Celebrating Good Ideas in Education
Lessons in Media Literacy
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This curriculum, Lessons in Media Literacy, is designed to provide children with the skills and understandings to elucidate the complex language framework and symbol systems conventionally employed by the media, especially television. Implementing this curriculum in schools will help children to better comprehend the more subtle socially and emotionally manipulative types of media messages. Furthermore, the children will learn to more critically evaluate commercial media messages and they will probably transfer their newly acquired knowledge and reading strategies to better comprehend persuasive written text.
A close association exists between reading comprehension and metalinguistic awareness and metacognition. Research indicates that through metalinguistic awareness and metacognition readers make transitions from lower levels of comprehension (literal interpretations) to higher levels (inferential and critical interpretations). By providing children with metalinguistic awareness and metacognitive skills, children will develop their own strategies and behaviors for problem solving as they engage in reading commercial media messages. As well, these children will use and adapt personal reading strategies to better comprehend messages written in text (Gathercoal, 1990).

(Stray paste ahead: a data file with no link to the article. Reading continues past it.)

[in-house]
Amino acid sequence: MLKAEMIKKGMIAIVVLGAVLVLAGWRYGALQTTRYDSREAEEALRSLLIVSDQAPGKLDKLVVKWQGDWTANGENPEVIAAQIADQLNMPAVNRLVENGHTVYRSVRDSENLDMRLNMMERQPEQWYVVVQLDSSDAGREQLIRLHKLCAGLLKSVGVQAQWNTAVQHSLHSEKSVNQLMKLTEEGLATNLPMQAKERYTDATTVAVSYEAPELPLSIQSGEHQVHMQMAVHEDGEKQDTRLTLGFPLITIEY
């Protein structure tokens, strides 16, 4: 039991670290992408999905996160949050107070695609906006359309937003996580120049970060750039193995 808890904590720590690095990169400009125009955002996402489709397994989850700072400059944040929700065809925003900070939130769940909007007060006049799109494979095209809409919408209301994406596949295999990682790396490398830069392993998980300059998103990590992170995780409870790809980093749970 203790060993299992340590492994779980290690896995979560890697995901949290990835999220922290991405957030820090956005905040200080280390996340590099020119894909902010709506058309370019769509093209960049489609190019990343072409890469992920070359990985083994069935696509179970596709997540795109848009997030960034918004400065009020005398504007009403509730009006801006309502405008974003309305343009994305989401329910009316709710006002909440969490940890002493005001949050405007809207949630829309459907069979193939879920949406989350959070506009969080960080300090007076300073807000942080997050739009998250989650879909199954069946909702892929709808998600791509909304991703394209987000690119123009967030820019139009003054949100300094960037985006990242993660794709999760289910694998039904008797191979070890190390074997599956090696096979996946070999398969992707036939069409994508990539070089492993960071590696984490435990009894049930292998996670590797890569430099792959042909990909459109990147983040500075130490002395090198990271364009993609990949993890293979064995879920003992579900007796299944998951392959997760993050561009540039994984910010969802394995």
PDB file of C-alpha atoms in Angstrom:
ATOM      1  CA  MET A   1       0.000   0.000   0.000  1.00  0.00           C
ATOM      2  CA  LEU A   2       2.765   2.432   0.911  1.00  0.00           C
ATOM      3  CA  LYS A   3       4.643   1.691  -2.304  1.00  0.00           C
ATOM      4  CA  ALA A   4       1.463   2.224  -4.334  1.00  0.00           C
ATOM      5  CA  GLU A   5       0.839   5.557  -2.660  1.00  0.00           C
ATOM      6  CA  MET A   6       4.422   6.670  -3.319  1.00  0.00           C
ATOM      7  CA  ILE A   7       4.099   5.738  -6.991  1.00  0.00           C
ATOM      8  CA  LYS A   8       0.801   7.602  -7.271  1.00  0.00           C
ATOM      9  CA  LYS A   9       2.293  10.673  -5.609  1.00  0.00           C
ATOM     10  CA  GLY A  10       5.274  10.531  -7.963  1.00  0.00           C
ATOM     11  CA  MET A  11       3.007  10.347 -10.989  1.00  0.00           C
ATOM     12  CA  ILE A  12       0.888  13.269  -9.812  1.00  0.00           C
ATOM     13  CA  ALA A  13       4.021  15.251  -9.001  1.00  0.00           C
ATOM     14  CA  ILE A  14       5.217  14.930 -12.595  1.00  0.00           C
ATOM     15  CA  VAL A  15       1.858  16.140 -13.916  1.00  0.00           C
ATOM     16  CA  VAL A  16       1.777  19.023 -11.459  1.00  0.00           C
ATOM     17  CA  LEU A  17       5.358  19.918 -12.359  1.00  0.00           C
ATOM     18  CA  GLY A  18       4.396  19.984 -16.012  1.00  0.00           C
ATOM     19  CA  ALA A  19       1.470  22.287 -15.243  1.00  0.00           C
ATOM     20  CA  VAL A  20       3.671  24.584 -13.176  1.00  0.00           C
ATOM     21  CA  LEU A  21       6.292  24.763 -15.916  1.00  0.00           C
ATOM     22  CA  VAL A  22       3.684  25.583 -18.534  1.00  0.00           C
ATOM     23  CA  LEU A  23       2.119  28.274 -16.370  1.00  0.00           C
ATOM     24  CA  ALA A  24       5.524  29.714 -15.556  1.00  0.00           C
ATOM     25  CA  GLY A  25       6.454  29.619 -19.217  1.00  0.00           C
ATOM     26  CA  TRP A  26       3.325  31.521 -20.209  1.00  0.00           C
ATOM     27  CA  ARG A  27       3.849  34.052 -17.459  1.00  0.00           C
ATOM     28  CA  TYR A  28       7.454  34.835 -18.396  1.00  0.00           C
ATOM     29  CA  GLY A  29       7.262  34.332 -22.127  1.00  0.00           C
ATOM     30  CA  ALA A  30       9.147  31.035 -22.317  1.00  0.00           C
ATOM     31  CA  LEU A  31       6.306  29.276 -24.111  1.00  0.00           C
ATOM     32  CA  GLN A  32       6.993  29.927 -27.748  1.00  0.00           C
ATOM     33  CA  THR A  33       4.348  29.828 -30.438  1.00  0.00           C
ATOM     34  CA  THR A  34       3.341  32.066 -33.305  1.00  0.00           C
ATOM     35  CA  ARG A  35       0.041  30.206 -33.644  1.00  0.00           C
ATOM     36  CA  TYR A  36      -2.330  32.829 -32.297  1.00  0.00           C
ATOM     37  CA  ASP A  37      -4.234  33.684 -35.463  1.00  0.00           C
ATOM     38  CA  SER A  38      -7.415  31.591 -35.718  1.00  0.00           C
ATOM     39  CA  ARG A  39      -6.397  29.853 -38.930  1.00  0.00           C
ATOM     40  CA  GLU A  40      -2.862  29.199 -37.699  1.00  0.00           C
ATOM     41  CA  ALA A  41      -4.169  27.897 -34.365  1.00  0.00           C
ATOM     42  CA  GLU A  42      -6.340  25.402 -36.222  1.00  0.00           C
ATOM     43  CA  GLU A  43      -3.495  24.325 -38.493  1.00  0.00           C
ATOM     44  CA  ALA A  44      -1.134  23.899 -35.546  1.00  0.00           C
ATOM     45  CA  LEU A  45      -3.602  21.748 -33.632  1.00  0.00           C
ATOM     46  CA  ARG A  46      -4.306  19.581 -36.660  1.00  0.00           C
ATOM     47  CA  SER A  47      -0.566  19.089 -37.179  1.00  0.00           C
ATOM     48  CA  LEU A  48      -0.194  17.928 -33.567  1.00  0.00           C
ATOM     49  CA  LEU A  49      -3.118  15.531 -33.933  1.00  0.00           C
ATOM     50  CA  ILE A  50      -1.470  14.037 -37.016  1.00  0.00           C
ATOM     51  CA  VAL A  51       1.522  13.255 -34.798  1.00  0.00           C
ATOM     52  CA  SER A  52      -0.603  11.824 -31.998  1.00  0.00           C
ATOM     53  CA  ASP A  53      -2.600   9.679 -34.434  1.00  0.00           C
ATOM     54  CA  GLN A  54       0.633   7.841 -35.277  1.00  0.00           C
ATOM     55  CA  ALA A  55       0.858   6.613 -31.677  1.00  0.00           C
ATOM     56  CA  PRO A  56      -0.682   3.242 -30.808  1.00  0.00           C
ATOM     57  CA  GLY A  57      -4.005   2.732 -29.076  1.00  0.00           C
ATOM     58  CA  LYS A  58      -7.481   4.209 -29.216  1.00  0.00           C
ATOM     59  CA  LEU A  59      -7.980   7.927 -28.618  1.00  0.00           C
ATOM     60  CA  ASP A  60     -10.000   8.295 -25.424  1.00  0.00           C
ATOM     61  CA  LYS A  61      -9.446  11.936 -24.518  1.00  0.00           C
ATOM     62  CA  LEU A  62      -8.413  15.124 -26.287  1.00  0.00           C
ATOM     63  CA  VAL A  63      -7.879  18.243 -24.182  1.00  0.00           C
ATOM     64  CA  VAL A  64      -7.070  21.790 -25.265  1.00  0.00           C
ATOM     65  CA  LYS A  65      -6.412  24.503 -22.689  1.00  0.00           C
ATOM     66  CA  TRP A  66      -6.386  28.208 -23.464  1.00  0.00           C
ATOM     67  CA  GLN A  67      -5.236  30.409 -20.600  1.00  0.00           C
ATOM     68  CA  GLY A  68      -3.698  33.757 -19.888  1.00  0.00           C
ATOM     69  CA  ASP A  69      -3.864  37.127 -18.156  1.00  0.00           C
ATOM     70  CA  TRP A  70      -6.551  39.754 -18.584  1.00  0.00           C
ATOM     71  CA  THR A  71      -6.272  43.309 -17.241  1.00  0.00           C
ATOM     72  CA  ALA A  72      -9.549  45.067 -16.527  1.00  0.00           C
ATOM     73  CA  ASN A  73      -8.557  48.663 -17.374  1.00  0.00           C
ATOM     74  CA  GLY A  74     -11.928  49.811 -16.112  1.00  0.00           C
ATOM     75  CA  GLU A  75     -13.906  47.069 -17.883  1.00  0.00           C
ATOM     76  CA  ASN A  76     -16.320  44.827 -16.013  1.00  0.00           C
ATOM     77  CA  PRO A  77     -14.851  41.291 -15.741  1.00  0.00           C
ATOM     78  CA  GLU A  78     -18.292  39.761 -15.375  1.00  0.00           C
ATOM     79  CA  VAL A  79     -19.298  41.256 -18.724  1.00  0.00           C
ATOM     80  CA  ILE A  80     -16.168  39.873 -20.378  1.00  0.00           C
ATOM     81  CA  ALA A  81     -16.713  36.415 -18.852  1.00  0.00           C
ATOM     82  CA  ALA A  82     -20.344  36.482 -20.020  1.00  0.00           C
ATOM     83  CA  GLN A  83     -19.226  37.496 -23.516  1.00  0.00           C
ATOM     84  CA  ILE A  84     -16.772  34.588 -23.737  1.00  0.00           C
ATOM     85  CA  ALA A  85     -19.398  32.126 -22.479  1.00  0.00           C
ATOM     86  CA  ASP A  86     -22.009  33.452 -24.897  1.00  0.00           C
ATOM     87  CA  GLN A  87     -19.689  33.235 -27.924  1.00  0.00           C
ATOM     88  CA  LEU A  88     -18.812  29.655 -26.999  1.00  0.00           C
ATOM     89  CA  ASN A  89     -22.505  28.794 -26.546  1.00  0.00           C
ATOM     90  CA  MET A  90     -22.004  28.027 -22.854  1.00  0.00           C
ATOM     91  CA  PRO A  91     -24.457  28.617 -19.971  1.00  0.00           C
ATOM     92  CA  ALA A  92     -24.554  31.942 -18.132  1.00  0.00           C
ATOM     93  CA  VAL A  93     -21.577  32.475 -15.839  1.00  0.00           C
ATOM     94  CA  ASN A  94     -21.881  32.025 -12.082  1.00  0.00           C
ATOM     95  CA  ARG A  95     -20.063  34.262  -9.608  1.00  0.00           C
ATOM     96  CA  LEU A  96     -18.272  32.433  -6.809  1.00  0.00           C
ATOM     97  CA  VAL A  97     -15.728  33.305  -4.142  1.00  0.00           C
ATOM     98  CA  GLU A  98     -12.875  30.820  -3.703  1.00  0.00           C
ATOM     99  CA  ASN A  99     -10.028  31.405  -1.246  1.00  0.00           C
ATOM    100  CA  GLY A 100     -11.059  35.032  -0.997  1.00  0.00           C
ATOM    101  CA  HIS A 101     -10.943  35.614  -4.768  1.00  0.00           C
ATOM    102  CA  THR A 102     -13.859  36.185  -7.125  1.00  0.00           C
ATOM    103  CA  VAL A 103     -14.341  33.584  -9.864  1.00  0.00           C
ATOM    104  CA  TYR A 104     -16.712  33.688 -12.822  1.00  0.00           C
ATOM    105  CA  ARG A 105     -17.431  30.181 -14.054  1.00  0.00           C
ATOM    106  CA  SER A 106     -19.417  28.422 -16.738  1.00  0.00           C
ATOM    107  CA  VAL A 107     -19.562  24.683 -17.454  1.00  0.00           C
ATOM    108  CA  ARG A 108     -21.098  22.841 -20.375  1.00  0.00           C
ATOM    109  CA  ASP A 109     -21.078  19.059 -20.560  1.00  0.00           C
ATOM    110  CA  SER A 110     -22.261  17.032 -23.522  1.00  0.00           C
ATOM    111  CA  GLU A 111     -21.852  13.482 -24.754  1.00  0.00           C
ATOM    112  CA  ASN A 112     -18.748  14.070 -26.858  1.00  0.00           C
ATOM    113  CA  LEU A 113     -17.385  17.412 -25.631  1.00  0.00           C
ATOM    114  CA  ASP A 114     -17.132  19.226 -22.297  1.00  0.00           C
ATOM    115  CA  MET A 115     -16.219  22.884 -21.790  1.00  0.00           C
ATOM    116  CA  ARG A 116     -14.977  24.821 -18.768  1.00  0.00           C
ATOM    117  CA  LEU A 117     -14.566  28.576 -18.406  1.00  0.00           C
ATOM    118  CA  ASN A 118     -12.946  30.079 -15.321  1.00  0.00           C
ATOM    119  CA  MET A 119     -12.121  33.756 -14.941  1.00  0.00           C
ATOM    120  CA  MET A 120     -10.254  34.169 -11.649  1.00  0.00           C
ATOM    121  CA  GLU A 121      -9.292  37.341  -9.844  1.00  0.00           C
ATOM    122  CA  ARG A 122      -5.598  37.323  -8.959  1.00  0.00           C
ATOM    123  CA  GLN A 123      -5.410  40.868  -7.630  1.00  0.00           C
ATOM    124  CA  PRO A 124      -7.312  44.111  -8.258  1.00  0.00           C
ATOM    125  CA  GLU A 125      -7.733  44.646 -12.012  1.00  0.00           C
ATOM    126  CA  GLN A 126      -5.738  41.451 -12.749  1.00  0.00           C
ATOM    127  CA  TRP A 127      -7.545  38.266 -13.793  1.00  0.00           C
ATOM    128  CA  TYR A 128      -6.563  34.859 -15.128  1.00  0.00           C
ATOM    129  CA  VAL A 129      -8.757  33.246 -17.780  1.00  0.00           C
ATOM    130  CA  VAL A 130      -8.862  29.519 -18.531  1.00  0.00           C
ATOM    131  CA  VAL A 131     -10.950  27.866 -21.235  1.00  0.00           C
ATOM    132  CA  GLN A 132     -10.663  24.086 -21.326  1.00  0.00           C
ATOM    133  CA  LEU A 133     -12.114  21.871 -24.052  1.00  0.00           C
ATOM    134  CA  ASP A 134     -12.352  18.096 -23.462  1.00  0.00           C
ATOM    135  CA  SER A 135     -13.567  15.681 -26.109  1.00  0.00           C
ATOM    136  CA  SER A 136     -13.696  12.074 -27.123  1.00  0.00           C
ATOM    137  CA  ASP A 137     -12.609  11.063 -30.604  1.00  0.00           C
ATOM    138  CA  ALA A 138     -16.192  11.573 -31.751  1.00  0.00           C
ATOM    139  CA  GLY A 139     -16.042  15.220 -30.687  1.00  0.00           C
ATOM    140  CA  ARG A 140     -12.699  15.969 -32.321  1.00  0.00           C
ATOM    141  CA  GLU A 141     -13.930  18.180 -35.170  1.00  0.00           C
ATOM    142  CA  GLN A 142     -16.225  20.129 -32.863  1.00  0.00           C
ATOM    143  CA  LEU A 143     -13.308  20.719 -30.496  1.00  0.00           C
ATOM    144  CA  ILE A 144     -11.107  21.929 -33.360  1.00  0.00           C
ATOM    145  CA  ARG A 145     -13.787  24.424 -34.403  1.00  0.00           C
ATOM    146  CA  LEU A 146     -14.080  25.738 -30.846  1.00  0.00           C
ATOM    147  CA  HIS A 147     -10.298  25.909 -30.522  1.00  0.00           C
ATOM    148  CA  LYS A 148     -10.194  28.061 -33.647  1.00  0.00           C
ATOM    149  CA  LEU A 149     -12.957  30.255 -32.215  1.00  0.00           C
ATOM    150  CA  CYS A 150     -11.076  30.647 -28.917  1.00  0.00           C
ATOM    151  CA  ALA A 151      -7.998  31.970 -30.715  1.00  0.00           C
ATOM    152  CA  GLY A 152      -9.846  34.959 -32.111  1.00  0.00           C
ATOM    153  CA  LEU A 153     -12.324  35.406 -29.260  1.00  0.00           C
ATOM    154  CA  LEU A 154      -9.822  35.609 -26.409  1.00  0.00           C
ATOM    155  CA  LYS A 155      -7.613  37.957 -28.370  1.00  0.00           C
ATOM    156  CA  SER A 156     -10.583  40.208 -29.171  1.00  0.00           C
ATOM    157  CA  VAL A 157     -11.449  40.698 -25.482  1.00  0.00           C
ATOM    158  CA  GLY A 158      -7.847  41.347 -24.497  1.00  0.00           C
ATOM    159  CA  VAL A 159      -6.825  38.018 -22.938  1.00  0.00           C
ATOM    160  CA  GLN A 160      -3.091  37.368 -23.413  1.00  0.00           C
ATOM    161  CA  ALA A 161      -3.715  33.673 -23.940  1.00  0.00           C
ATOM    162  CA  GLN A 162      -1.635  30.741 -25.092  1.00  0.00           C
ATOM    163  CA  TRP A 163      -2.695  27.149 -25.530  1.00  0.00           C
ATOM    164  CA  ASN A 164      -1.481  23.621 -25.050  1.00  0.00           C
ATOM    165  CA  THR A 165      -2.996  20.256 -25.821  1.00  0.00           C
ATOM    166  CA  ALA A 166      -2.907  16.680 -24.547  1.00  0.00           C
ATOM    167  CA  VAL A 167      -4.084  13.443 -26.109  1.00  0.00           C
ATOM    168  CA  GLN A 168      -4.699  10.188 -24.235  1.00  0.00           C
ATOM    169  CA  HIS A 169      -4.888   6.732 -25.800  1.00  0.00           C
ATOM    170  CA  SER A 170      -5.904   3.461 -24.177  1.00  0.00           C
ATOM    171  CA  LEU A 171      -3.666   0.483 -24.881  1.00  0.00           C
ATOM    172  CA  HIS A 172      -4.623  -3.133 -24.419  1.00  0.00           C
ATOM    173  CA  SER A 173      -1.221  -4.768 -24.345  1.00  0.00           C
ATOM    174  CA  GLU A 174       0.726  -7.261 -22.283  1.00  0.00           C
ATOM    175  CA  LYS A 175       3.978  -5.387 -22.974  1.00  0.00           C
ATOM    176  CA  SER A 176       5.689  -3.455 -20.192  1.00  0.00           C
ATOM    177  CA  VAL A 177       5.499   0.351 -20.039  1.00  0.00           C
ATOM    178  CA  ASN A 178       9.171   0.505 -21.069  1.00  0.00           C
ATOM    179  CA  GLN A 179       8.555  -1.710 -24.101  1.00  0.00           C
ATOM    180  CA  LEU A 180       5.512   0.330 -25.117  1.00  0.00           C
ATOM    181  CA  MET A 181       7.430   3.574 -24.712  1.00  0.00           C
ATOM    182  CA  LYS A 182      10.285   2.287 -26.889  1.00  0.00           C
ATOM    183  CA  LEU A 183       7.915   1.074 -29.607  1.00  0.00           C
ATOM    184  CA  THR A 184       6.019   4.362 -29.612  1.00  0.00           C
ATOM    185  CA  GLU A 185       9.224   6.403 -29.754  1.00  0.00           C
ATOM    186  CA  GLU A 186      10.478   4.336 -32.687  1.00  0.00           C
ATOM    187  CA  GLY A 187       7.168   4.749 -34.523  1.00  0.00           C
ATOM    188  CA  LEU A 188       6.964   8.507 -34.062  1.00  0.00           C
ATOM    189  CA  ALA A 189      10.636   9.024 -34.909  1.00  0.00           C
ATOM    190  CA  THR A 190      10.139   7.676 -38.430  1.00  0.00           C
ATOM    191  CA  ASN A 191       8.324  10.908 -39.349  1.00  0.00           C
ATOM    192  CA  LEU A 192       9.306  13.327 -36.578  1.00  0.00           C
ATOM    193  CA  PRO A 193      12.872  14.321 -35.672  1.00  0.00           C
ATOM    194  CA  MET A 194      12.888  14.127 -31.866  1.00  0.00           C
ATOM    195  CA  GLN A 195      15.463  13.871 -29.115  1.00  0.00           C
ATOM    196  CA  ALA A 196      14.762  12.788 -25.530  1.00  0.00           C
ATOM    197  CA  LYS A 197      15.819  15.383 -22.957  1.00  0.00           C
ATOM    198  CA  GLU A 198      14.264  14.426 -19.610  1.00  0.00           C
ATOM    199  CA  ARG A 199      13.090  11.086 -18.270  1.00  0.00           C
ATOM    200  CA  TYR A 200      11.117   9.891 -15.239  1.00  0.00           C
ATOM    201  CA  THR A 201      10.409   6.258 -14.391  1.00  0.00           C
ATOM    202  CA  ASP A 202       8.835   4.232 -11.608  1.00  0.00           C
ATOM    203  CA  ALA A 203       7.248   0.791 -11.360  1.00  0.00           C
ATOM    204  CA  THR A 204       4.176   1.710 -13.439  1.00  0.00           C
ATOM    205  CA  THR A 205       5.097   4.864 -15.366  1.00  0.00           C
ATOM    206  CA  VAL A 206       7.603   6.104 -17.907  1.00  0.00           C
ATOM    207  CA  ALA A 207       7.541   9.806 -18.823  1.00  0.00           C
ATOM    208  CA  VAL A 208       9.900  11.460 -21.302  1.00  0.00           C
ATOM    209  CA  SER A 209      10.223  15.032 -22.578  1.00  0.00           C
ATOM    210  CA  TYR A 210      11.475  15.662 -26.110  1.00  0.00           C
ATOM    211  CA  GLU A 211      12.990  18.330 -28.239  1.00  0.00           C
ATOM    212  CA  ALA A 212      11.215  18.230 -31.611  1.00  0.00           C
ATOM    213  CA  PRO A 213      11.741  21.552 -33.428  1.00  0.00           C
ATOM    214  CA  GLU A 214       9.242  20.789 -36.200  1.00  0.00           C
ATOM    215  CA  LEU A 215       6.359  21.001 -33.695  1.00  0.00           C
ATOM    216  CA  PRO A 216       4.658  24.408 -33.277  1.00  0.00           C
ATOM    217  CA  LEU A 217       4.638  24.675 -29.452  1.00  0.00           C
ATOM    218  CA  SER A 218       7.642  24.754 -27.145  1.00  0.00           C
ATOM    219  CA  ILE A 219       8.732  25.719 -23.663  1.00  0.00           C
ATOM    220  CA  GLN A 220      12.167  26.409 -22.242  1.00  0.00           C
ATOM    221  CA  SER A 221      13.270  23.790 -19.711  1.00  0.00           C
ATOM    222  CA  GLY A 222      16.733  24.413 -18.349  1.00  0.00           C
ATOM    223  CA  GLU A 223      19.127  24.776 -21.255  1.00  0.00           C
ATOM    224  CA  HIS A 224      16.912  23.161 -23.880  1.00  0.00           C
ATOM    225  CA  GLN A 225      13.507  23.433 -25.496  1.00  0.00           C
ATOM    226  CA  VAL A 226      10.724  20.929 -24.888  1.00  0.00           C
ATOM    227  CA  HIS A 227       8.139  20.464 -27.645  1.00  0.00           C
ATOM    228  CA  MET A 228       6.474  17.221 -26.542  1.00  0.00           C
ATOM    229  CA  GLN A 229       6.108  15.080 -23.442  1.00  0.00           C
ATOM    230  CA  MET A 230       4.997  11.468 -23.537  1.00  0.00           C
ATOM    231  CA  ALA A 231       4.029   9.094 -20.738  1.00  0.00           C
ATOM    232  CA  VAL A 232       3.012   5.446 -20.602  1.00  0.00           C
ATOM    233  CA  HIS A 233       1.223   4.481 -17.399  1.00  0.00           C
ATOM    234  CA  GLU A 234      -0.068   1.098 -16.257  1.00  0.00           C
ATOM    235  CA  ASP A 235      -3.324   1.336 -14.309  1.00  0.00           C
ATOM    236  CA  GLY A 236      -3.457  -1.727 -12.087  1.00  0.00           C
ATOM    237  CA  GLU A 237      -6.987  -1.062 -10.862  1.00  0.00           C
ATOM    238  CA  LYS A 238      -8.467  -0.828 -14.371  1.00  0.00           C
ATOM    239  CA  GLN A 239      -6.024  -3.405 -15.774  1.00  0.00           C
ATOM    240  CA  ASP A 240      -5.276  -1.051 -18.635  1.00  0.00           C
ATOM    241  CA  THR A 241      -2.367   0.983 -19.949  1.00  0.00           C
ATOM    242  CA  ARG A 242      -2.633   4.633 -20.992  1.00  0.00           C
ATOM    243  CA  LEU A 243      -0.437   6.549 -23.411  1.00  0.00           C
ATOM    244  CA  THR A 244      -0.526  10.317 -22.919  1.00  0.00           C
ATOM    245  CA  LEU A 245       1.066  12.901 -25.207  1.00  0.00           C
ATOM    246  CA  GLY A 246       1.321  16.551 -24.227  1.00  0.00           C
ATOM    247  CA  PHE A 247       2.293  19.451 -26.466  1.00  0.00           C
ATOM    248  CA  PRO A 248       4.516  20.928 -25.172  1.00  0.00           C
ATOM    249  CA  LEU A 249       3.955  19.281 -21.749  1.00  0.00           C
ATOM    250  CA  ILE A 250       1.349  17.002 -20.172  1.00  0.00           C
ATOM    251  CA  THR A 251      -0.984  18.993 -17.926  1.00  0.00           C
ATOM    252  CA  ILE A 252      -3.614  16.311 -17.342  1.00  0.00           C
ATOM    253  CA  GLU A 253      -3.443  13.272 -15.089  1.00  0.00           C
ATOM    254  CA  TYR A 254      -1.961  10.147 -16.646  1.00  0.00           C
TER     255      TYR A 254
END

Lessons in Media Literacy: Curriculum Outcomes.
Children who participate in Lessons in Media Literacy will learn to use new and more powerful ways of communicating by employing conventional visual and audio techniques to construct their own media messages. They will learn the value of using Close-ups to highlight emotion and/or important information when constructing sequences of shots, and the use of appropriate music and sound effects to create a certain mood. They will learn that constructing television messages takes considerably more preparation time than it takes simply to record the visuals and sound, and that television messages are composed of sequences of shots that are usually scripted and then recorded, shot by shot, over and over until the shots are near perfect as planned. All of these lessons and more will be taught using a methodology which acknowledges and values the student's culture and individuality; and practices the theory that children learn best when they are actively involved in the process of investigation.
Lessons in Media Literacy is an activity based approach to teaching and learning.
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